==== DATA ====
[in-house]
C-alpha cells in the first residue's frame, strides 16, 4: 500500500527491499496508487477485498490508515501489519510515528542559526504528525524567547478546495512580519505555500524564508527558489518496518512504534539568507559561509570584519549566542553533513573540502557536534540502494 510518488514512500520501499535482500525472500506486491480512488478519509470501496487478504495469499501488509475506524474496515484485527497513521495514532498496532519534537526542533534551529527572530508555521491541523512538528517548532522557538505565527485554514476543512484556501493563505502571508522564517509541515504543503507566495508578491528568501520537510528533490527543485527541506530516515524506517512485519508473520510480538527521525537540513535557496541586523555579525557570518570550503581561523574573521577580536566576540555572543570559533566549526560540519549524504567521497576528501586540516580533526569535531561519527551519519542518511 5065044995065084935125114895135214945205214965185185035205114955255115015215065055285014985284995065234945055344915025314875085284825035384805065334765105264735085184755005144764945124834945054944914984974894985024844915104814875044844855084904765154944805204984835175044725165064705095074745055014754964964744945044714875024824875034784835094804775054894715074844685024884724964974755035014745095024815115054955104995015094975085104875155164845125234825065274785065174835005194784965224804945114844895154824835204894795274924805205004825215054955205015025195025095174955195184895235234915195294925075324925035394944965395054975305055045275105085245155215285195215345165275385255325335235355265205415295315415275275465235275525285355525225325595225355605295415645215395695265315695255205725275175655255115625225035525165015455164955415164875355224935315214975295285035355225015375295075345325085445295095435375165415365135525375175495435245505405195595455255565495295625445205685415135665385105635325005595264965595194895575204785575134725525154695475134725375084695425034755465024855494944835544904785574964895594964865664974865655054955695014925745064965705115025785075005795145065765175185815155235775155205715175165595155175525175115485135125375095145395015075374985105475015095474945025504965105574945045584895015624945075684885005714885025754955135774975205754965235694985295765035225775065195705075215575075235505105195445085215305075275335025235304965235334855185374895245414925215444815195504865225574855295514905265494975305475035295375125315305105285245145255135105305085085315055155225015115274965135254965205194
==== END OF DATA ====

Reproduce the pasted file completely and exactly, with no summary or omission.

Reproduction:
[in-house]
C-alpha cells in the first residue's frame, strides 16, 4: 500500500527491499496508487477485498490508515501489519510515528542559526504528525524567547478546495512580519505555500524564508527558489518496518512504534539568507559561509570584519549566542553533513573540502557536534540502494 510518488514512500520501499535482500525472500506486491480512488478519509470501496487478504495469499501488509475506524474496515484485527497513521495514532498496532519534537526542533534551529527572530508555521491541523512538528517548532522557538505565527485554514476543512484556501493563505502571508522564517509541515504543503507566495508578491528568501520537510528533490527543485527541506530516515524506517512485519508473520510480538527521525537540513535557496541586523555579525557570518570550503581561523574573521577580536566576540555572543570559533566549526560540519549524504567521497576528501586540516580533526569535531561519527551519519542518511 5065044995065084935125114895135214945205214965185185035205114955255115015215065055285014985284995065234945055344915025314875085284825035384805065334765105264735085184755005144764945124834945054944914984974894985024844915104814875044844855084904765154944805204984835175044725165064705095074745055014754964964744945044714875024824875034784835094804775054894715074844685024884724964974755035014745095024815115054955104995015094975085104875155164845125234825065274785065174835005194784965224804945114844895154824835204894795274924805205004825215054955205015025195025095174955195184895235234915195294925075324925035394944965395054975305055045275105085245155215285195215345165275385255325335235355265205415295315415275275465235275525285355525225325595225355605295415645215395695265315695255205725275175655255115625225035525165015455164955415164875355224935315214975295285035355225015375295075345325085445295095435375165415365135525375175495435245505405195595455255565495295625445205685415135665385105635325005595264965595194895575204785575134725525154695475134725375084695425034755465024855494944835544904785574964895594964865664974865655054955695014925745064965705115025785075005795145065765175185815155235775155205715175165595155175525175115485135125375095145395015075374985105475015095474945025504965105574945045584895015624945075684885005714885025754955135774975205754965235694985295765035225775065195705075215575075235505105195445085215305075275335025235304965235334855185374895245414925215444815195504865225574855295514905265494975305475035295375125315305105285245145255135105305085085315055155225015115274965135254965205194